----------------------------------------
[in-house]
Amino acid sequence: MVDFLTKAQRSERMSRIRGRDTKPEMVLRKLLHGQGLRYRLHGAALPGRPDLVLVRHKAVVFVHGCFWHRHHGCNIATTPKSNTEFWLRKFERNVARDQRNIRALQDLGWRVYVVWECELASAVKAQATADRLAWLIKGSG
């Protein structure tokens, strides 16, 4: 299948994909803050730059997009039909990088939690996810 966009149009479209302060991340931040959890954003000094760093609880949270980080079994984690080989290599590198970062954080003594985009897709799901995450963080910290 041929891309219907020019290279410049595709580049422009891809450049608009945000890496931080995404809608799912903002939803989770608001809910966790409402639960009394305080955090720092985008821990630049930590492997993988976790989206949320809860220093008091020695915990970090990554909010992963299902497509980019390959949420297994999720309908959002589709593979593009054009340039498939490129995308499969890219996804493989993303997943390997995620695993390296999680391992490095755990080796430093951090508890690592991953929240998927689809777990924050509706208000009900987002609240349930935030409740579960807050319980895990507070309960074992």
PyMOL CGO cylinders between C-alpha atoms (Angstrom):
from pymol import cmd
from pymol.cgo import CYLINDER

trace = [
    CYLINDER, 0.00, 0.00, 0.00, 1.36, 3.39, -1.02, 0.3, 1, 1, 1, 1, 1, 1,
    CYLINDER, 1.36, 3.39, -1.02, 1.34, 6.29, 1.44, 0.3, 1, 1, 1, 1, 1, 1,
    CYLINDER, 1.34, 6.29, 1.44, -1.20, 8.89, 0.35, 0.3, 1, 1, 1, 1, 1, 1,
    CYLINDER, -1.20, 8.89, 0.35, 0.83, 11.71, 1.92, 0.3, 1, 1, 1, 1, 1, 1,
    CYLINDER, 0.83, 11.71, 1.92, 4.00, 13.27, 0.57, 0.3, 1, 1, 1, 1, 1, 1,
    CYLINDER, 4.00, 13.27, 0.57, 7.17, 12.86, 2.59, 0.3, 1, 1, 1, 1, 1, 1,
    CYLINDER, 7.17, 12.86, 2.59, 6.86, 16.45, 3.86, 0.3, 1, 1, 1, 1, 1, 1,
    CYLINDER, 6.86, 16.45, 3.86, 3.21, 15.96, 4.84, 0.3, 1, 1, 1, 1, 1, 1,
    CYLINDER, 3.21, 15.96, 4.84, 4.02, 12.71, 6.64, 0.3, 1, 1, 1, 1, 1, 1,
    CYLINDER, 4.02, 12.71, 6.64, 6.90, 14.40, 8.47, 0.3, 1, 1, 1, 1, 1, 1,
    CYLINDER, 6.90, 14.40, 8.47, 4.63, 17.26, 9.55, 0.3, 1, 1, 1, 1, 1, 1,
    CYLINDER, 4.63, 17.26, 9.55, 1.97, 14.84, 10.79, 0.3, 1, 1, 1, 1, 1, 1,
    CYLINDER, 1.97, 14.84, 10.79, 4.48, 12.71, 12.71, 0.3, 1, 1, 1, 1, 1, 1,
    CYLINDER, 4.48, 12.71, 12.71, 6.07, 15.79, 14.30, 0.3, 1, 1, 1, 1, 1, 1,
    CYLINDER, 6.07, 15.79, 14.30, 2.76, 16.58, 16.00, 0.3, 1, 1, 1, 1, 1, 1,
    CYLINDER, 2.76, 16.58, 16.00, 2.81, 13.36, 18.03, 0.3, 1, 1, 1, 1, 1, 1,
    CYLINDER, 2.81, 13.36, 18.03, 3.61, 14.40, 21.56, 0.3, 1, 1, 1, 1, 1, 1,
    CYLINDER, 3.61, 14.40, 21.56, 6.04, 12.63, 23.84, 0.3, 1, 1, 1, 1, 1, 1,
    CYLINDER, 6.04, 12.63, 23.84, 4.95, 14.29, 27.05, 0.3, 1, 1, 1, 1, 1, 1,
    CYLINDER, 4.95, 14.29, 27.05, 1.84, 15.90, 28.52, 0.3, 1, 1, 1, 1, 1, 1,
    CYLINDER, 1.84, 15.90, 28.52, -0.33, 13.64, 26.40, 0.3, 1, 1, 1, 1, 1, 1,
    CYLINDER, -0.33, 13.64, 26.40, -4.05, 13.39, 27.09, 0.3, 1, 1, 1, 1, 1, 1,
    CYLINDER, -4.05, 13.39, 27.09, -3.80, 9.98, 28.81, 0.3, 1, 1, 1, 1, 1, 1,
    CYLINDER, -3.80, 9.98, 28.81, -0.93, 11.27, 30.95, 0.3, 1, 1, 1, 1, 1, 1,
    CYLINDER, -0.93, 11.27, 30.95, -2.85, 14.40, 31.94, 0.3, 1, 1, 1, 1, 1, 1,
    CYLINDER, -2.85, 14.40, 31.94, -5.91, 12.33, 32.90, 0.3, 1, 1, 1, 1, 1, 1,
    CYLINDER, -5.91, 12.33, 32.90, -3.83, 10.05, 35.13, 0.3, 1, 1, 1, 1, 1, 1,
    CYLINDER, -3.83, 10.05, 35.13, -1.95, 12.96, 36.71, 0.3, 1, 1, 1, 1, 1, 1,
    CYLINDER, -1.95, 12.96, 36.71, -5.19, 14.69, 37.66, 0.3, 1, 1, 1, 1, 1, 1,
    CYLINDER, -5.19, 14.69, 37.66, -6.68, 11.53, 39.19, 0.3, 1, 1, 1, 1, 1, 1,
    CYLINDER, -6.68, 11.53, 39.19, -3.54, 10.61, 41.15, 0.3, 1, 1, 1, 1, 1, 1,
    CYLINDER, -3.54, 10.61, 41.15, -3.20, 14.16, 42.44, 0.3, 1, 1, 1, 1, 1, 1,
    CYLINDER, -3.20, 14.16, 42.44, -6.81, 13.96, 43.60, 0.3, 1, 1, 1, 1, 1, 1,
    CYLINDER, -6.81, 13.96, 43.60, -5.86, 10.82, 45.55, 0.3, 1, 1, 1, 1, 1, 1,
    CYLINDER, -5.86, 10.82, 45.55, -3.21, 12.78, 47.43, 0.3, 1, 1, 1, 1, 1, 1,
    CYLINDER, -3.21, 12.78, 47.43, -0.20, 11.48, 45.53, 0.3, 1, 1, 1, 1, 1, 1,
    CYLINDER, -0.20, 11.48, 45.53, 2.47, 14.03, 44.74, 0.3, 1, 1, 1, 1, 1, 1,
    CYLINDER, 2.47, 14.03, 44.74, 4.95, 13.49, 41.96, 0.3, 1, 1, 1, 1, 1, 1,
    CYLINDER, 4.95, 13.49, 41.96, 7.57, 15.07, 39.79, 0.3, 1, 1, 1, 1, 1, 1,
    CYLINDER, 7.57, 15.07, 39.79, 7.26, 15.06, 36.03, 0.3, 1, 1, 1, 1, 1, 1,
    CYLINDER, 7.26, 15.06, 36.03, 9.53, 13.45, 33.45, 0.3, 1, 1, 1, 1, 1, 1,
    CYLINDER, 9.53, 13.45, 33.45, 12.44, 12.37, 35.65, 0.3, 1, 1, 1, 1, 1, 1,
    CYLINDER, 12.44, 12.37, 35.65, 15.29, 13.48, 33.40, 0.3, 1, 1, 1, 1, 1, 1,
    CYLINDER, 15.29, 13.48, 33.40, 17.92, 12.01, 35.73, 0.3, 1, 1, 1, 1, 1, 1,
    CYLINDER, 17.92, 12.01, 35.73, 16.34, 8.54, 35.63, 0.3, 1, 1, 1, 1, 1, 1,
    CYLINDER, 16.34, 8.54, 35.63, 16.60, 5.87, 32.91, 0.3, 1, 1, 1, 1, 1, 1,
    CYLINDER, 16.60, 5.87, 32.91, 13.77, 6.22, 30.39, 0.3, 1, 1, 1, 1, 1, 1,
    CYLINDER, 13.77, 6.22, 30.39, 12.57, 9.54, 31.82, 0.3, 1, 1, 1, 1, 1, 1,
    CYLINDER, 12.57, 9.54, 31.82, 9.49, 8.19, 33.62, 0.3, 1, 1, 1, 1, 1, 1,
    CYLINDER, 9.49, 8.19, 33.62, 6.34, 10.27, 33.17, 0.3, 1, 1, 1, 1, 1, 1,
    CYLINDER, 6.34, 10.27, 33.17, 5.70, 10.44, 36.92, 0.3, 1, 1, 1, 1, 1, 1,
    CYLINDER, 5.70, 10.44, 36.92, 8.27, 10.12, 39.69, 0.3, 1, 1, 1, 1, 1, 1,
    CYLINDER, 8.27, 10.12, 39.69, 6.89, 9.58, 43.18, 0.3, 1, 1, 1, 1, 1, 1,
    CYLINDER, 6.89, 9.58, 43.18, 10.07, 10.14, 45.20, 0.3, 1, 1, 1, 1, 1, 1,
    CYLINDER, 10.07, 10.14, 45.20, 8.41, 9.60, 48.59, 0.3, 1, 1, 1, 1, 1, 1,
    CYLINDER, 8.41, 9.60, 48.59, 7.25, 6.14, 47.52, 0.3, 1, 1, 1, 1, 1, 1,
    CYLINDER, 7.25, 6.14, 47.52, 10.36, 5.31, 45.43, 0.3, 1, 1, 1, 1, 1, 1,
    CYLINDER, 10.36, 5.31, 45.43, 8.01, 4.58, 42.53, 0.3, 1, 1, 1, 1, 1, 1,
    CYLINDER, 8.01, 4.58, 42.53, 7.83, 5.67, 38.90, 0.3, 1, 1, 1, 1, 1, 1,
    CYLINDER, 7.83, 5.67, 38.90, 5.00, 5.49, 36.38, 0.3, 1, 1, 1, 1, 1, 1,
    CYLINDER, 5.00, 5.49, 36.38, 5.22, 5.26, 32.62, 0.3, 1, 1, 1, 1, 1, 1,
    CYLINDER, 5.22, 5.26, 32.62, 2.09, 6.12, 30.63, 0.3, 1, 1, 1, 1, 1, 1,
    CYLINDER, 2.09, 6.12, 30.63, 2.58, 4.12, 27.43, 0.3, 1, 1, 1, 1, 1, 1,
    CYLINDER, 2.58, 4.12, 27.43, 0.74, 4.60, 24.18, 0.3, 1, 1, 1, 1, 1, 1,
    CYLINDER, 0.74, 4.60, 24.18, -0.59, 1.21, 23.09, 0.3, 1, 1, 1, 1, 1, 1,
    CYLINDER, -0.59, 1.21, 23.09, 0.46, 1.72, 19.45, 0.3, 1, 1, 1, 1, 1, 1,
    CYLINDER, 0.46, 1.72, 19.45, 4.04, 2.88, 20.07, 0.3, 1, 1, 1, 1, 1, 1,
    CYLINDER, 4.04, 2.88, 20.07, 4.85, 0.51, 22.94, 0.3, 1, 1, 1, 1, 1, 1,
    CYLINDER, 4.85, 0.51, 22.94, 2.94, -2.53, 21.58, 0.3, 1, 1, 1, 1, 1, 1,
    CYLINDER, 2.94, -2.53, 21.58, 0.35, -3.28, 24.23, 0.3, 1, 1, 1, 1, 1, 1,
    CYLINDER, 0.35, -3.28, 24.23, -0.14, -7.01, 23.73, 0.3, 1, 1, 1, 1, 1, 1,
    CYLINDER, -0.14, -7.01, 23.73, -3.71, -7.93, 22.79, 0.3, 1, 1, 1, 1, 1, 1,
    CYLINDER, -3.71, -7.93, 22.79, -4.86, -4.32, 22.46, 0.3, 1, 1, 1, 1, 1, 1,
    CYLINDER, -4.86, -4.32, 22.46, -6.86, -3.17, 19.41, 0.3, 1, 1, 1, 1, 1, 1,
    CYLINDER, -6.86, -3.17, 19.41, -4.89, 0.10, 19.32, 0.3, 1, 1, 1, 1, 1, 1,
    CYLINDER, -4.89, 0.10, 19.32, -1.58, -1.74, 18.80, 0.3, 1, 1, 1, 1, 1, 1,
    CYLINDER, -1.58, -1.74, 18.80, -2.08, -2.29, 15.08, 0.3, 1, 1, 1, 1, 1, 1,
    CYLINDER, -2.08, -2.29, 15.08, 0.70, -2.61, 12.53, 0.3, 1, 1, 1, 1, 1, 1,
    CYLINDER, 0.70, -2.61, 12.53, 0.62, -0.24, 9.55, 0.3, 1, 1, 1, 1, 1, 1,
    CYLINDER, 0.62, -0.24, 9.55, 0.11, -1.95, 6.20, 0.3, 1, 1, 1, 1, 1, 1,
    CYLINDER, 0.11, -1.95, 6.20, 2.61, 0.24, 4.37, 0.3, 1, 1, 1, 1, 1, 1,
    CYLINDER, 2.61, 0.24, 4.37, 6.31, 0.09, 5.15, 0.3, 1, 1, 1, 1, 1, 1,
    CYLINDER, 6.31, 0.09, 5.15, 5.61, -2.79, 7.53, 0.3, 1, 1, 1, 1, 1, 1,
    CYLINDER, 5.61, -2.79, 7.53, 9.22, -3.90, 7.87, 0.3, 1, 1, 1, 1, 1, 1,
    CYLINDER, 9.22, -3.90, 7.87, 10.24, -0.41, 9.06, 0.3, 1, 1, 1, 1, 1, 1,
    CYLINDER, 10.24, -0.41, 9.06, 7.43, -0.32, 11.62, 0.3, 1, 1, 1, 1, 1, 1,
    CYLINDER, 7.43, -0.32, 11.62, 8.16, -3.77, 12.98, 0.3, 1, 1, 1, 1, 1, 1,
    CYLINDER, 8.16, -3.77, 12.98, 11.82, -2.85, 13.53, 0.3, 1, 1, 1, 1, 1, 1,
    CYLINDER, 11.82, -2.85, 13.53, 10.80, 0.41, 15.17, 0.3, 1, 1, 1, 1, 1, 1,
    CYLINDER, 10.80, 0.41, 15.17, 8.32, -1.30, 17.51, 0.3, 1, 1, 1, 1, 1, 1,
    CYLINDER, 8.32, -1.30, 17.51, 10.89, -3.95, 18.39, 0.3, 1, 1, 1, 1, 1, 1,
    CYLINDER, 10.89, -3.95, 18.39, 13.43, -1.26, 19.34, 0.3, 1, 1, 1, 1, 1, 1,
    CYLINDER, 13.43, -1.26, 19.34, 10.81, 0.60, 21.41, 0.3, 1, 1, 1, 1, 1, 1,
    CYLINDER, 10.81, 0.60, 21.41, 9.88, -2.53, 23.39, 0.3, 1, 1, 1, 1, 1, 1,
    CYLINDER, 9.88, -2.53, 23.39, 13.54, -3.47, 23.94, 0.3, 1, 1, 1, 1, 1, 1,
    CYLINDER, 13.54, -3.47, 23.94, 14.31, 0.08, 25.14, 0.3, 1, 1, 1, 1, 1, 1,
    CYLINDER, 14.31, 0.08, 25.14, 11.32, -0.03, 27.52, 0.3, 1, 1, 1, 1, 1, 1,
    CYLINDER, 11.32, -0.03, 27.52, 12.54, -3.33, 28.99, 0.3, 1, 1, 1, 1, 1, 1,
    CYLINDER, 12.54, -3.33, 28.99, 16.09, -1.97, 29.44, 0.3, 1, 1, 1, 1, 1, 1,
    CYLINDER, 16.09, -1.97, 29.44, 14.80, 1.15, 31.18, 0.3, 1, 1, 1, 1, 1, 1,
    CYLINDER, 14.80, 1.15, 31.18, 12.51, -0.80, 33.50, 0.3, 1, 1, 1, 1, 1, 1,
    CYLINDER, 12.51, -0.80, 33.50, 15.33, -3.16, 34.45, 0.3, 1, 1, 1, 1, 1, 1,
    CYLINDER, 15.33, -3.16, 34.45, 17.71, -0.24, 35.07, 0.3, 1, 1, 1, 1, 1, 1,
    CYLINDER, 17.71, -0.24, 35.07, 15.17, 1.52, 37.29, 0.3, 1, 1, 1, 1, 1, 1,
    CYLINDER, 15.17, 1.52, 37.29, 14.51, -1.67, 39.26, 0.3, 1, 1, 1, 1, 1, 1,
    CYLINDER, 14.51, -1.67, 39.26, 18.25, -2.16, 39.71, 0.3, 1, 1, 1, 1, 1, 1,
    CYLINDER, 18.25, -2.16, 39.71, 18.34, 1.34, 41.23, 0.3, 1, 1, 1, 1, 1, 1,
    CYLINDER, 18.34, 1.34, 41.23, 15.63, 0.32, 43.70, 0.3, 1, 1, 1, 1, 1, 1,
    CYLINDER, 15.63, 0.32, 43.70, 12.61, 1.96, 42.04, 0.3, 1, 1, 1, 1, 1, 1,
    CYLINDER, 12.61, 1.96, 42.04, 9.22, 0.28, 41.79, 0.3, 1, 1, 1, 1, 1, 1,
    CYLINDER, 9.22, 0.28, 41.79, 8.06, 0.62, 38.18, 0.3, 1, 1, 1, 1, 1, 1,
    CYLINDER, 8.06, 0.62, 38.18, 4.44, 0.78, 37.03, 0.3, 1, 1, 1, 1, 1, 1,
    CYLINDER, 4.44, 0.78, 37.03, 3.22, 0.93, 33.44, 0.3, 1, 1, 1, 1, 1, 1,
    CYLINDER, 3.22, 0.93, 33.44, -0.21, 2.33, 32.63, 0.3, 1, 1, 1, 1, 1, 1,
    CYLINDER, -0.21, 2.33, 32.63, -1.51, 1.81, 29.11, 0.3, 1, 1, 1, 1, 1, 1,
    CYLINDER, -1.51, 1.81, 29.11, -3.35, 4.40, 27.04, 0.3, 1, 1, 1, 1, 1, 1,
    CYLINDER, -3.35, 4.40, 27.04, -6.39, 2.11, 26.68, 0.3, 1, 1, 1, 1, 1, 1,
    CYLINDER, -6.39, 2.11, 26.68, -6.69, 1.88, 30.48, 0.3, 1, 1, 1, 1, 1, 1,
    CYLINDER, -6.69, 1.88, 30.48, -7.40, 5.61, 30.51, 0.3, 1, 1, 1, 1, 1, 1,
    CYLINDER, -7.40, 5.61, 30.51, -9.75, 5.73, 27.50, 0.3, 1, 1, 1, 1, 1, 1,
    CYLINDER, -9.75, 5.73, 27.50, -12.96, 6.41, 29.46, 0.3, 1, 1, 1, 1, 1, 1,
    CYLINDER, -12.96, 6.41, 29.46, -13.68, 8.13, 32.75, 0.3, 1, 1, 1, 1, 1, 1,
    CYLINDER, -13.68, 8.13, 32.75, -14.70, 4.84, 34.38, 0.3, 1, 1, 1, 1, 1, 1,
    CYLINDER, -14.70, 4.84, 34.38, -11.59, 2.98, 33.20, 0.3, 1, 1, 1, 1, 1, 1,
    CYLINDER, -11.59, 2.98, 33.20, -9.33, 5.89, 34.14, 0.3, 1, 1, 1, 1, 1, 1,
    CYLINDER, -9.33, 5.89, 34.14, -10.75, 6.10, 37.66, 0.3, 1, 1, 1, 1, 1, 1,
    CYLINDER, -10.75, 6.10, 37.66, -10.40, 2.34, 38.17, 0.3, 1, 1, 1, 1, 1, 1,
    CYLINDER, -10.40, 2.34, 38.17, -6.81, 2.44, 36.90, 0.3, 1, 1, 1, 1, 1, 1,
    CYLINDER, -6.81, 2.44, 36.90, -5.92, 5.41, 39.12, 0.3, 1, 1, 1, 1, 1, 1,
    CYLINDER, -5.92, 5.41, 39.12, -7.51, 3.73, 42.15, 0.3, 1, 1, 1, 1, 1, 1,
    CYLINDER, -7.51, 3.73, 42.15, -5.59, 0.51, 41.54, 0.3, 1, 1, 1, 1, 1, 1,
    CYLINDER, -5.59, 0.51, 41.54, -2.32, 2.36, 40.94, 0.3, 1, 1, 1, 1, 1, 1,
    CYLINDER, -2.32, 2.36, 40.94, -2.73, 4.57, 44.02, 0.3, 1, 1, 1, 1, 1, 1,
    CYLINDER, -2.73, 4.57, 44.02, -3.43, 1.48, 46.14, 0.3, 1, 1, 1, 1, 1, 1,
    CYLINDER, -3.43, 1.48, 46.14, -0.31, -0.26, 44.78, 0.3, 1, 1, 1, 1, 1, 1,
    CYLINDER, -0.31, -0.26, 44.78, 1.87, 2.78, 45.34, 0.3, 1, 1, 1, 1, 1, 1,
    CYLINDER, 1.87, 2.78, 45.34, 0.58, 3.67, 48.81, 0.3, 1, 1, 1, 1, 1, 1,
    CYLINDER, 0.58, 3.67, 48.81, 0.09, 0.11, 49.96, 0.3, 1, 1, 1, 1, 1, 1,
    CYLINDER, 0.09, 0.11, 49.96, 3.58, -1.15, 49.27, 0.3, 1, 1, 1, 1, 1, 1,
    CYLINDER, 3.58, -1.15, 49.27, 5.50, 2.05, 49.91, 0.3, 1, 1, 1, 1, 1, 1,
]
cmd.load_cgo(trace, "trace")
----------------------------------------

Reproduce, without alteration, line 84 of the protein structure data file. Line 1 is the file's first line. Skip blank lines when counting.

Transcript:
    CYLINDER, -1.58, -1.74, 18.80, -2.08, -2.29, 15.08, 0.3, 1, 1, 1, 1, 1, 1,